What happens when your wellness resolutions fail?
Babylonians made promises to their gods at the beginning of each year. Romans made decrees to Janus. Two months into 2013, and Chicagoans are still forging ahead with ‘resolutions.’
With roughly 60 percent of Americans overweight and about eight million women living with heart disease, you’d think we’d do a better job of keeping promises to ourselves. Three Chicago women who’ve found manageable, realistic ways to achieve wellness goals share their advice.
If yoga has been on your resolution list like an old book getting dusty on a shelf, Anita March may help you finally get to class. Ms. March began practicing yoga 10 years ago and now travels worldwide to places like Tuscany, Italy, to expand her practice. “It set me on the path of looking internally at my life and what changes I might want to make to live a more authentic, alive life,” she says.
Ms. March was so drawn to yoga she became certified to teach. “When you find something that resonates with you, you’ll be more apt to continue with it,” she insists, suggesting that setting New Year’s resolutions is all media hype. “Why put all that pressure on yourself? Work diligently year-round so you won’t have such a high hurdle to start the New Year.”
Traci D. Mitchell, owner of DM Nutrition and Fitness, believes the reason resolutions fail is not necessarily about the pressure. “Having worked with clients as long as I have, the two biggest resolution offenders are ‘The Forgetters’ and ‘The Excuse-Makers.’ I believe you have to be in the mindset to commit to a resolution for it to actually work, and much of that mindset comes from confidence in believing you can achieve your goal.”
Ms. Mitchell works hard at building that confidence with her clients through The 40 Day Shape Up – a program based around eating for your body type and creating a functional fitness routine. “Clients receive 20 workouts that can be done anywhere (no gym required). You just need a body that’s ready and willing,” says the wellness expert whose E-book, 20 High Energy Workouts to a Great Body, offers readers ways to stay accountable, add variety through different workouts and gain confidence by knowing you have a precise plan.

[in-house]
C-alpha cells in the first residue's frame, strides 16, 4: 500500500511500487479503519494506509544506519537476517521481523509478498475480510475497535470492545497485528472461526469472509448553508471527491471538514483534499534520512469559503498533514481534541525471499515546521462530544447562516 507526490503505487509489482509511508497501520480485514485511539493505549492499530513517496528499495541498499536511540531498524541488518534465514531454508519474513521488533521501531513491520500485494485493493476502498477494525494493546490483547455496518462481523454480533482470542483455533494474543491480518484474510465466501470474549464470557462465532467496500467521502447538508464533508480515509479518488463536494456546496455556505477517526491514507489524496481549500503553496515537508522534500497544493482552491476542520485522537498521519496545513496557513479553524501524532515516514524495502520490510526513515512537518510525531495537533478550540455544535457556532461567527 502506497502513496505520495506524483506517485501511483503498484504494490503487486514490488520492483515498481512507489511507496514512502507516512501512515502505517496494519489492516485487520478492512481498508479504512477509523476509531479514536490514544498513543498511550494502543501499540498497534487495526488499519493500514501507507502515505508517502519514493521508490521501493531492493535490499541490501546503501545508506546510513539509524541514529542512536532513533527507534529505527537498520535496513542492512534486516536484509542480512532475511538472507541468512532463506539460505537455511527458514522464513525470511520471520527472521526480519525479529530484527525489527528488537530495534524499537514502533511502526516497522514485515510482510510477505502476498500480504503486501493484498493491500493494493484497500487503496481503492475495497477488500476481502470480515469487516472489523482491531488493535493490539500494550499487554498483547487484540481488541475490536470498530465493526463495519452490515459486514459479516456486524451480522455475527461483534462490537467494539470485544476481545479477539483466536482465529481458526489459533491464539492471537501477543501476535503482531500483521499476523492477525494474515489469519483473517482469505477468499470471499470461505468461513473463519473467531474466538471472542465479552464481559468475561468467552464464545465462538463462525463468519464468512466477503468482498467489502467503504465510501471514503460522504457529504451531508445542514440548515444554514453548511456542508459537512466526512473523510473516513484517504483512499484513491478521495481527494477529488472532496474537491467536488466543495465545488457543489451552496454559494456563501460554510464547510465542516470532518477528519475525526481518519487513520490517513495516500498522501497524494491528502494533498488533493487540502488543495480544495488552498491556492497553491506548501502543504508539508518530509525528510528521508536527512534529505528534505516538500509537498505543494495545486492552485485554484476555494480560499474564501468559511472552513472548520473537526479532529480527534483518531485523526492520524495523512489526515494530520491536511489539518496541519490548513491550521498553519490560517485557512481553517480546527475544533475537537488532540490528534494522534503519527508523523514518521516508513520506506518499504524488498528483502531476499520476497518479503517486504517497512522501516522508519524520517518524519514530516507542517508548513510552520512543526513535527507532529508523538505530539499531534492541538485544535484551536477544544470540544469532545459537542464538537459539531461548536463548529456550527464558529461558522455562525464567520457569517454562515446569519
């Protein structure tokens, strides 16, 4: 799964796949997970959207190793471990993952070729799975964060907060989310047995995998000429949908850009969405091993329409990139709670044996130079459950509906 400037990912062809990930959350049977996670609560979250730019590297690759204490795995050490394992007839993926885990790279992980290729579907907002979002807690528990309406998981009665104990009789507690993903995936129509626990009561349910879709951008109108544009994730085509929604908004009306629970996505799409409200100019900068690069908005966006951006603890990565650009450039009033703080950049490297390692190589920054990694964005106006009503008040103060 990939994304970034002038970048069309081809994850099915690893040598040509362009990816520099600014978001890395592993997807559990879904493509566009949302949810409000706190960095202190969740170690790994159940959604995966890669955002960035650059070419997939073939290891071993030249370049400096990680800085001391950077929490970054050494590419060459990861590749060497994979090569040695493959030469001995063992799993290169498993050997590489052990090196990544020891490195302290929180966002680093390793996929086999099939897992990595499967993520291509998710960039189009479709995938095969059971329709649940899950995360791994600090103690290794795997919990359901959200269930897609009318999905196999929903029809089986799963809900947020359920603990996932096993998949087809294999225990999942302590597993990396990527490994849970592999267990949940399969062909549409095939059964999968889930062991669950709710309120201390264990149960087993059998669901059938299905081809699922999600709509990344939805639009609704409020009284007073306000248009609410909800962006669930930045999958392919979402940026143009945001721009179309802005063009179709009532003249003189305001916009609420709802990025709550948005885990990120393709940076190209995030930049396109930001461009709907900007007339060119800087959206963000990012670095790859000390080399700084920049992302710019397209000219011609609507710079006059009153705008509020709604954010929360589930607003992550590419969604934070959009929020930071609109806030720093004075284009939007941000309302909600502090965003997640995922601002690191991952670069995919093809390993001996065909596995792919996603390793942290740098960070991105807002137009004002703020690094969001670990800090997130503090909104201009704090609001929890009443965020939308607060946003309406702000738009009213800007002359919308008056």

Aside from pressure, forgetfulness and excuses, it’s also sometimes a lack of knowledge and support that has us breaking up with our resolutions. Cardiovascular ICU Nurse Nicole Uli joined a gym because of a New Year’s resolution. “However, I try not to consider it a resolution; rather, a lifestyle change,” she shares. It was this idea that also led her to the Paleo nutrition plan – a program based on what ancient hunters/gatherers used to eat: meat, nuts, seeds, vegetables, some fruits, little starch and no sugar.
Diane Sanfilippo, author of New York Times bestseller Practical Paleo: A Customized Approach to Health and a Whole-Foods Lifestyle, says, “The benefits of eliminating anti-inflammatory foods, which is the main purpose of a Paleo diet, can run the gamut from weight loss, improved blood sugar regulation and clearing up acne to enhancing athletic performance/fertility and even putting autoimmune conditions like Multiple Sclerosis, Hashimoto’s Disease and Rheumatoid Arthritis into remission.”
So far, Ms. Uli says eating clean feels good and she even joined a six-week Paleo challenge alongside the members of her Crossfit gym. Paleo also encourages a circle of support for those who need it through Twitter, private groups on Facebook, blogs and other forums. “The growing, active online [and often local/in-person] community of people following a Paleo-type diet is huge and can help make keeping motivated easy,” says Ms. Sanfilippo.
So if every year your New Year’s resolution fails, try to find workouts that speak to you, have an informative plan and surround yourself with positive influences.